From drinking and showering to washing the dishes to swimming and doing water activities, like the 11.6 million kids who participated in fishing in 2017, people come into contact with water every single day. And when you get a glass of water from the tap and drink it, you expect it to be clean and safe to consume. Unfortunately, that may not be the case for California residents. A recent study has found that in California, drinking tap water throughout a lifetime could increase the risk of cancer.
Environmental Working Group (EWG), an environmental advocacy group, conducted the study and estimated that the contaminants discovered in California’s public water systems could be related to about 15,500 cancer cases, The chemicals found in the public water include arsenic and hexavalent chromium and elements like radium and uranium. While 85% of Americans have high levels of magnesium and calcium in their water, the contaminants in California’s water are highly dangerous.
For the study, 2,737 public water systems throughout California were analyzed by looking at the level of reported contaminants between 2011 and 2015 — the yearly averages of contaminants were then added together. The water systems evaluated provide 98% of California’s population with water and are regulated by the Safe Drinking Water Act.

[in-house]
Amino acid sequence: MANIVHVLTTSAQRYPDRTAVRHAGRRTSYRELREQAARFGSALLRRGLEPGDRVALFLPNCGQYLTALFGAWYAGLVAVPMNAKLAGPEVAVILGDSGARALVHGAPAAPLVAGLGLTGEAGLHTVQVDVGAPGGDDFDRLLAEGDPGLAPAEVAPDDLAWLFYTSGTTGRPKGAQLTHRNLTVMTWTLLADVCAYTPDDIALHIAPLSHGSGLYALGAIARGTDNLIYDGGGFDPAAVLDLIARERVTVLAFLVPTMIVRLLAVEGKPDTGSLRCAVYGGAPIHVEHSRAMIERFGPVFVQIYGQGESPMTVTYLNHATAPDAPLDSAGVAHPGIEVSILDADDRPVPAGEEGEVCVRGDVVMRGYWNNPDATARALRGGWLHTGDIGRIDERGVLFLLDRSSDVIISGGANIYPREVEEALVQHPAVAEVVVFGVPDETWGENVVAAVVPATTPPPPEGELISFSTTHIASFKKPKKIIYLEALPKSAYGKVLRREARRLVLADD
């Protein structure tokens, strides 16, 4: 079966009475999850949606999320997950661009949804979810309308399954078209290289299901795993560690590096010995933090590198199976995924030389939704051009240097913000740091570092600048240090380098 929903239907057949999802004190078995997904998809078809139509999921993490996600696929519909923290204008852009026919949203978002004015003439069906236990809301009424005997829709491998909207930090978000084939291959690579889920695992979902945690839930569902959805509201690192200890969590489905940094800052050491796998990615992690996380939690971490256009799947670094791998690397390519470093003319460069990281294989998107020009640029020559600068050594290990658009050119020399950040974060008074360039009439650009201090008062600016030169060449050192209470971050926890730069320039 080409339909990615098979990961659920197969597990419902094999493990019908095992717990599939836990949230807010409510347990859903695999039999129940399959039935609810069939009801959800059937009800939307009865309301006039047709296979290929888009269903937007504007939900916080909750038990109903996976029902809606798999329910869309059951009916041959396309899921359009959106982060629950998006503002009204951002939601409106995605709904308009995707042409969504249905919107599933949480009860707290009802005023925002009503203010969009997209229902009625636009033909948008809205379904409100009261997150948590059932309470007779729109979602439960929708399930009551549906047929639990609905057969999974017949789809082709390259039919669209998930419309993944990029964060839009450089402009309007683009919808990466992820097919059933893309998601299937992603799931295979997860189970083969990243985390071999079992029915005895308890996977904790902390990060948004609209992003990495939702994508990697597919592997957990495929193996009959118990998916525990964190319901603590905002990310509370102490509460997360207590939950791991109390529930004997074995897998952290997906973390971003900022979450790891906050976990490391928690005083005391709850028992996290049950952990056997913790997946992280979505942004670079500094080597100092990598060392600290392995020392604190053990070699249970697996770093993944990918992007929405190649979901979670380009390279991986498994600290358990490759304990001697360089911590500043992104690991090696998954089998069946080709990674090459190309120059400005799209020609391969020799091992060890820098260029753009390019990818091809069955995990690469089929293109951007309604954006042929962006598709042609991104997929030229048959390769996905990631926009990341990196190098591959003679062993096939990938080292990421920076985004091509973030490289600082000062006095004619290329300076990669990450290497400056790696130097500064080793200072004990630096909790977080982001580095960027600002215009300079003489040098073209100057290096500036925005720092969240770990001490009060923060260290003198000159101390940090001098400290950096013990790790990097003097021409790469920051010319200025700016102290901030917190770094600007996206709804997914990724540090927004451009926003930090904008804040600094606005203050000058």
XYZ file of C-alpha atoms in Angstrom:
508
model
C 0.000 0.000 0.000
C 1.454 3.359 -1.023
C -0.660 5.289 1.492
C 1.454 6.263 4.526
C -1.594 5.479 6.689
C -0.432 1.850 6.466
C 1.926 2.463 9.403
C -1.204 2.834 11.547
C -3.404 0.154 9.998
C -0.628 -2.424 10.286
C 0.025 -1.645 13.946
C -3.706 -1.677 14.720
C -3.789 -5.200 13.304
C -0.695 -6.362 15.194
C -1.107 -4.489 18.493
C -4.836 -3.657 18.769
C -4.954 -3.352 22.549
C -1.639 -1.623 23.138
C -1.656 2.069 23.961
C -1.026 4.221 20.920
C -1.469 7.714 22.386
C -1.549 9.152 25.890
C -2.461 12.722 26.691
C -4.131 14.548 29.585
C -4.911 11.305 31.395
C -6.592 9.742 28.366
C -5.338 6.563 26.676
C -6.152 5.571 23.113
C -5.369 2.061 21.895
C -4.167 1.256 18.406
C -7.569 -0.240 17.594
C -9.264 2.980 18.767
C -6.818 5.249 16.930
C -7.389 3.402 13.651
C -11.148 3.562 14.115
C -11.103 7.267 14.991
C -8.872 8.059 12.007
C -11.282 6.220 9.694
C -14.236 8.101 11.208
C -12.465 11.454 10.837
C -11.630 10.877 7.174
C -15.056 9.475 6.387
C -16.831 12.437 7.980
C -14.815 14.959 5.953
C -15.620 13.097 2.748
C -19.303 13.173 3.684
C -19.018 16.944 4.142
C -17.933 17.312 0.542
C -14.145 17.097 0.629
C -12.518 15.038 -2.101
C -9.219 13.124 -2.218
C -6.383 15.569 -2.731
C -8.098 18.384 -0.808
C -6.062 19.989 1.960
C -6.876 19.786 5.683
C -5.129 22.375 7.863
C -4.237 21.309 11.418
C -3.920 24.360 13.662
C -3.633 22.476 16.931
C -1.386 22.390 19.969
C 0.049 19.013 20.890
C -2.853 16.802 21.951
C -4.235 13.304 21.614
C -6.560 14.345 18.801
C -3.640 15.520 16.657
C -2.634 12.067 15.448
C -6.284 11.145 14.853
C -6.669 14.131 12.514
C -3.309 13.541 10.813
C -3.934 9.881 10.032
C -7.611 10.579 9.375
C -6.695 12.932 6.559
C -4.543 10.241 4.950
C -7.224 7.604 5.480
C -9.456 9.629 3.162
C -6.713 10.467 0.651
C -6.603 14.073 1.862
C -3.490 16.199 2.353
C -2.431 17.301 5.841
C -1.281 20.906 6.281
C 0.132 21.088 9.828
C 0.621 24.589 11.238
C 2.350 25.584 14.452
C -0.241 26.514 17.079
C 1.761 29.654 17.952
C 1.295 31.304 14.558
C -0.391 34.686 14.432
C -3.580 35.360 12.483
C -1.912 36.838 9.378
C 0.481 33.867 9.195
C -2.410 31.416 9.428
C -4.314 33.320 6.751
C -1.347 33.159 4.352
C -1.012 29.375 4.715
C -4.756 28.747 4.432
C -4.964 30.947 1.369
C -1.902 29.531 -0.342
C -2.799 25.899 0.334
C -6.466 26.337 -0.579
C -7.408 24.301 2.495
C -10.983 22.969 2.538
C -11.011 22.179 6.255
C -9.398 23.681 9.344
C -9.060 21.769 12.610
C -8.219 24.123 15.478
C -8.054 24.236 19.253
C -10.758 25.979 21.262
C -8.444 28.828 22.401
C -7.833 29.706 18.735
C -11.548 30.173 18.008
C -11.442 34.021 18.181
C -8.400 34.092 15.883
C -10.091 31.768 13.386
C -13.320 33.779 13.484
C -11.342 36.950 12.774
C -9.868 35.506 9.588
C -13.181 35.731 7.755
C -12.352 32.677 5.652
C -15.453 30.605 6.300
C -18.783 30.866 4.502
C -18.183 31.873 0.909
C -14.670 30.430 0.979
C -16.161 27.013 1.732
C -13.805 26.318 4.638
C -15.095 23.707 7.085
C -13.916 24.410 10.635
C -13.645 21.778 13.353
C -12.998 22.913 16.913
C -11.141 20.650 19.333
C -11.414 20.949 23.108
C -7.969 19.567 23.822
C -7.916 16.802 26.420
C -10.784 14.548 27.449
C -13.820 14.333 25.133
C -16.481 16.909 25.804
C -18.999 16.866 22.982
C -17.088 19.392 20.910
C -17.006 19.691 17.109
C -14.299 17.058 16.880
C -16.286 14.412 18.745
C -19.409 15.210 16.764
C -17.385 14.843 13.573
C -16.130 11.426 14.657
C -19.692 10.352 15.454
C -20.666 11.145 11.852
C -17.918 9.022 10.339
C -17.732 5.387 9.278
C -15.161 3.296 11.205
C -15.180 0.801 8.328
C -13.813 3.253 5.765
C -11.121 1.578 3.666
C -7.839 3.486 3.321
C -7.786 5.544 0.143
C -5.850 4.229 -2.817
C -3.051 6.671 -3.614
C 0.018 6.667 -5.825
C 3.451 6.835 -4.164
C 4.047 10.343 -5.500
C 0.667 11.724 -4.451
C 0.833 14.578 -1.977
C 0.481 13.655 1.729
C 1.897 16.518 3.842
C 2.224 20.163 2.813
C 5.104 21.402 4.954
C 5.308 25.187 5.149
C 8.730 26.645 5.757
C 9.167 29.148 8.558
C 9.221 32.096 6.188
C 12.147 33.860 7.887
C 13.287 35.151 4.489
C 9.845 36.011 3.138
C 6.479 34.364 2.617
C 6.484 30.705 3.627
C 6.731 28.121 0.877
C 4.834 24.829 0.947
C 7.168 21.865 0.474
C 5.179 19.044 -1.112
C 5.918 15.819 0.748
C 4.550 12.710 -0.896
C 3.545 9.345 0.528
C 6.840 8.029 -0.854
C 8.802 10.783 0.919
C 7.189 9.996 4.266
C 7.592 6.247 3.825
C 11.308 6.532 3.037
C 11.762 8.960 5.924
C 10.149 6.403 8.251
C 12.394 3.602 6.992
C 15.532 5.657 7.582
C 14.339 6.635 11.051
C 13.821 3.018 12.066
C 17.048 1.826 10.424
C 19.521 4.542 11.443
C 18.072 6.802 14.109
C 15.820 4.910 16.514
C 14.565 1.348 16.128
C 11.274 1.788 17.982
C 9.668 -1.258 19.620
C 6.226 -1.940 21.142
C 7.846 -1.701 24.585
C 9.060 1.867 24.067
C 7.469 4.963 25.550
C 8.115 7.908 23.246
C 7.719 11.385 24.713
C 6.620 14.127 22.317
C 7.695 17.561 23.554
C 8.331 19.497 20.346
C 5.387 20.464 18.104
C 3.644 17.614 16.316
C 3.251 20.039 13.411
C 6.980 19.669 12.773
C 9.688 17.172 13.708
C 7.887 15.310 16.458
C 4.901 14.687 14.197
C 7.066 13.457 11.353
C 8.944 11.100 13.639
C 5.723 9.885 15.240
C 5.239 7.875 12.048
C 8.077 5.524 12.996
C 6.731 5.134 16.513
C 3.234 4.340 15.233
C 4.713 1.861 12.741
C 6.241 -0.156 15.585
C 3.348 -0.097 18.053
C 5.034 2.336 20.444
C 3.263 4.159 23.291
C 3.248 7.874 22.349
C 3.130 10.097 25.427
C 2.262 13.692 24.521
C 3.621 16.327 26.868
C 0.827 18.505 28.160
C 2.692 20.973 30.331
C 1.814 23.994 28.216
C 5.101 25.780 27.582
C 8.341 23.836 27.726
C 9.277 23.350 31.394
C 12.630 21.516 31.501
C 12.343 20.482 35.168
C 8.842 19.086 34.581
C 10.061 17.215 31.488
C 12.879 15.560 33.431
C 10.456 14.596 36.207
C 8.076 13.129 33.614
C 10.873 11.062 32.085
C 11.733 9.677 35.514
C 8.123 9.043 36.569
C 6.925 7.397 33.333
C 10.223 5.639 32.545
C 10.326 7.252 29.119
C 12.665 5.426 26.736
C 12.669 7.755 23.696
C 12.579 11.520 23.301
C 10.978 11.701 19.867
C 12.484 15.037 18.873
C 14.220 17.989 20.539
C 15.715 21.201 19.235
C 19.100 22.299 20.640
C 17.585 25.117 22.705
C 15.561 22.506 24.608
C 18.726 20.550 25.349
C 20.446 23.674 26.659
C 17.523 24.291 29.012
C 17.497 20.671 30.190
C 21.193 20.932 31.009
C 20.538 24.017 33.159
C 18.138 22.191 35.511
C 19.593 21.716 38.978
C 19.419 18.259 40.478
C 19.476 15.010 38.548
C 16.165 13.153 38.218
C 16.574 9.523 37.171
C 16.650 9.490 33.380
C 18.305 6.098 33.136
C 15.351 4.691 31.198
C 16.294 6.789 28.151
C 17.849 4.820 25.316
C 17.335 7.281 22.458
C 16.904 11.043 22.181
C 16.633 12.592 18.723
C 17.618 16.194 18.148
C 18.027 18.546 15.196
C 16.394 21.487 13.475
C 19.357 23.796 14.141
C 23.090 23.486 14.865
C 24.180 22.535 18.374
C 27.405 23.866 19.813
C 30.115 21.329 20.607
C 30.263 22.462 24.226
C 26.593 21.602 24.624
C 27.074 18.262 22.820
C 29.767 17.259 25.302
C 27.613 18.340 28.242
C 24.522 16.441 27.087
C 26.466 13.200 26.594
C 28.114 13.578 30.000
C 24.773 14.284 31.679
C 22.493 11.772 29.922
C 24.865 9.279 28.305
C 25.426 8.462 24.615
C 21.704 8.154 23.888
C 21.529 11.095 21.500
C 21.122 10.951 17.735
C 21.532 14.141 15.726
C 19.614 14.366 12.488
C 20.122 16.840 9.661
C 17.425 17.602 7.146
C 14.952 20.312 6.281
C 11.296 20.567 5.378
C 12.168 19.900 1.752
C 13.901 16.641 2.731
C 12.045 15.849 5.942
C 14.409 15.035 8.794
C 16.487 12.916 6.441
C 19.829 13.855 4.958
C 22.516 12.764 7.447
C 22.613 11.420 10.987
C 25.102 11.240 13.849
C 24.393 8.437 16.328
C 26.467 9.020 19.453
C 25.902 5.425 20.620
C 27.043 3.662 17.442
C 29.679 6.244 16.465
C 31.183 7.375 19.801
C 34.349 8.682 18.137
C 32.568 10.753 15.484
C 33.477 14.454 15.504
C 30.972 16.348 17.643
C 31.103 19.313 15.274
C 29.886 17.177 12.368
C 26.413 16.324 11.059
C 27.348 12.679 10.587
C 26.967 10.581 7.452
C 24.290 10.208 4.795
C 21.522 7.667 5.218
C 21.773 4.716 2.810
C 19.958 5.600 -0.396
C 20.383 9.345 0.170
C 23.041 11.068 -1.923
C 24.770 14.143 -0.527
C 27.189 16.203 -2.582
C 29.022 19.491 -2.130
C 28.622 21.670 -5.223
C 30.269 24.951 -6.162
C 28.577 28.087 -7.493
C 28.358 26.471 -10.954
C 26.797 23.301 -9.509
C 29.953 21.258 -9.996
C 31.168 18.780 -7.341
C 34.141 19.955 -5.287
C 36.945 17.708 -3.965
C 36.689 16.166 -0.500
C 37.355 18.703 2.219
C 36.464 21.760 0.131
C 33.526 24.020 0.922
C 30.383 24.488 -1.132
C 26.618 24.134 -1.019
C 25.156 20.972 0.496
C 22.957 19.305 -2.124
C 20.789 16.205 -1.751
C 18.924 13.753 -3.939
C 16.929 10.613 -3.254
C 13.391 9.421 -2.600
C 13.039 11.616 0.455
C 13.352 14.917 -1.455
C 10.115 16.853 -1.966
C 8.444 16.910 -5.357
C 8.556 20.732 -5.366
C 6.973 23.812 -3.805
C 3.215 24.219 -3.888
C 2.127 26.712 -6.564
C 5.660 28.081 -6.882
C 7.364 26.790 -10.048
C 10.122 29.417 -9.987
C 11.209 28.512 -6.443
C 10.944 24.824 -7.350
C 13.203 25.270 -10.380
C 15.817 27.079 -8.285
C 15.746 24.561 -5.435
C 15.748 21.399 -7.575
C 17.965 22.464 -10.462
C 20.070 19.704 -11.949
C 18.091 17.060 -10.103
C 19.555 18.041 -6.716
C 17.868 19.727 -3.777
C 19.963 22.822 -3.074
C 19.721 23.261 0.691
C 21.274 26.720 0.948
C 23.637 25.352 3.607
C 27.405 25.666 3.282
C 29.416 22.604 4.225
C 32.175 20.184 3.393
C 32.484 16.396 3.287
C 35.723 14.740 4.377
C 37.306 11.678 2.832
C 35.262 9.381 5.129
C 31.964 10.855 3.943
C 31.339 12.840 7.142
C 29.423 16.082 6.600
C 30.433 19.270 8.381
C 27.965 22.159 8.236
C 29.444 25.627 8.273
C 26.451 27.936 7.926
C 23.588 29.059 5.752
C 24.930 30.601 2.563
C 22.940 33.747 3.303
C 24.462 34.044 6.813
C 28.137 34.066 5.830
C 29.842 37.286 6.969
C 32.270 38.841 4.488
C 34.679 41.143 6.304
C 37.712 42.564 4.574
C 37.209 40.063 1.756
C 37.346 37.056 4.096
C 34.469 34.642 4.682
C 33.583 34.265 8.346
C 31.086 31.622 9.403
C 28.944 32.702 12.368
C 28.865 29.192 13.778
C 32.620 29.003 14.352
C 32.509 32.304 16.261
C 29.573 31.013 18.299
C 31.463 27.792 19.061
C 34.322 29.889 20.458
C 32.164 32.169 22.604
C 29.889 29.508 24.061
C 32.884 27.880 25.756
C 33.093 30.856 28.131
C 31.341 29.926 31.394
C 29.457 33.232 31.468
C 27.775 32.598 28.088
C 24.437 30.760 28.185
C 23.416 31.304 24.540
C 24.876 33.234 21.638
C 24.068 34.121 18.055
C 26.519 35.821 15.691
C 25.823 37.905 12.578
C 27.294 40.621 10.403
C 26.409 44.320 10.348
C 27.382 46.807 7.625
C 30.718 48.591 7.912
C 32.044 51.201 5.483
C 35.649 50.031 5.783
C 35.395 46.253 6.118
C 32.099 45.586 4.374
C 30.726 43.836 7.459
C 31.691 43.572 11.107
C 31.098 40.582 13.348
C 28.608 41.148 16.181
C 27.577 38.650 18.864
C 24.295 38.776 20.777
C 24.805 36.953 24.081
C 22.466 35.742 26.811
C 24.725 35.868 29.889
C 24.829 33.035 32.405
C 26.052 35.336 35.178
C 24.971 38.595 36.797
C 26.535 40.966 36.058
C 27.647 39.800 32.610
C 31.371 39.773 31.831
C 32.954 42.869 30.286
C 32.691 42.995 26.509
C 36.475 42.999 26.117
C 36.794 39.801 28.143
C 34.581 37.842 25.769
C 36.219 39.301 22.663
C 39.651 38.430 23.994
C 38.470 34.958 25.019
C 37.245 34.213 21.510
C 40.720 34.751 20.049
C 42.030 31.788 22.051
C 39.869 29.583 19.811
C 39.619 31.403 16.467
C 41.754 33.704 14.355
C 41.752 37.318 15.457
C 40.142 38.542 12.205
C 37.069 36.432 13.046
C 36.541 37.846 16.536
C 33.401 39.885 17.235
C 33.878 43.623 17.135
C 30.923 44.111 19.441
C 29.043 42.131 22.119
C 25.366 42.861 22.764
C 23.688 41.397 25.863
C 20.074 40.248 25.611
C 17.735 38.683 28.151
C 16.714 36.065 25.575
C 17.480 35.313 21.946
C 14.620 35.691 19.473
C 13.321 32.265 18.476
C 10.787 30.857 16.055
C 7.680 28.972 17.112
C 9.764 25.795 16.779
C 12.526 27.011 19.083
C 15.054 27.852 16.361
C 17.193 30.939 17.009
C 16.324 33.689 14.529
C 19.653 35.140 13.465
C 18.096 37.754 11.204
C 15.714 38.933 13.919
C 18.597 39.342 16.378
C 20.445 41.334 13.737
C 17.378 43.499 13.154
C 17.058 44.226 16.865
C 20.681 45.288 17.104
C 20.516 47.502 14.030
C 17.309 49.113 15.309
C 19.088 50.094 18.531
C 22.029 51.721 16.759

To determine the cancer risks, the researchers separated the water systems into four categories of risk. In the highest risk category, there was an estimated additional cancer risk of more than one in 1,000 people receiving a cancer diagnosis throughout a lifetime just from drinking the public water — almost 500 of the water systems were put into the highest risk category. According to the researchers, these systems alone could result in 4,860 cancer cases.
The highest contaminant in the highest risk category was arsenic, which is naturally found in the earth. And while it’s natural in the environment, it’s dangerous when ingested. And in the past, local water supplies have seen increased levels of arsenic as a result of excessive groundwater pumping.
According to lead Author Tasha Stoiber, a senior scientist with EWG, most of the cancer risk found by the research team was associated with contaminants that technically passed the EPA’s standards. This is because risks are generally decided based on the individual element level.
Stoiber explained, “We need to look at contaminants as a group — not just one at a time. It’s more important to analyze co-occurring contaminants to understand the real world exposure.”
According to the Water Quality Association, more than 40% of Americans use a home water treatment unit. The researchers recommend using a water filter in homes to help get rid of as many contaminants as possible, but most household filters aren’t equipped to filter out high levels of these harsh chemicals and elements.
As of now, the California Environmental Protection Agency has not commented on the study.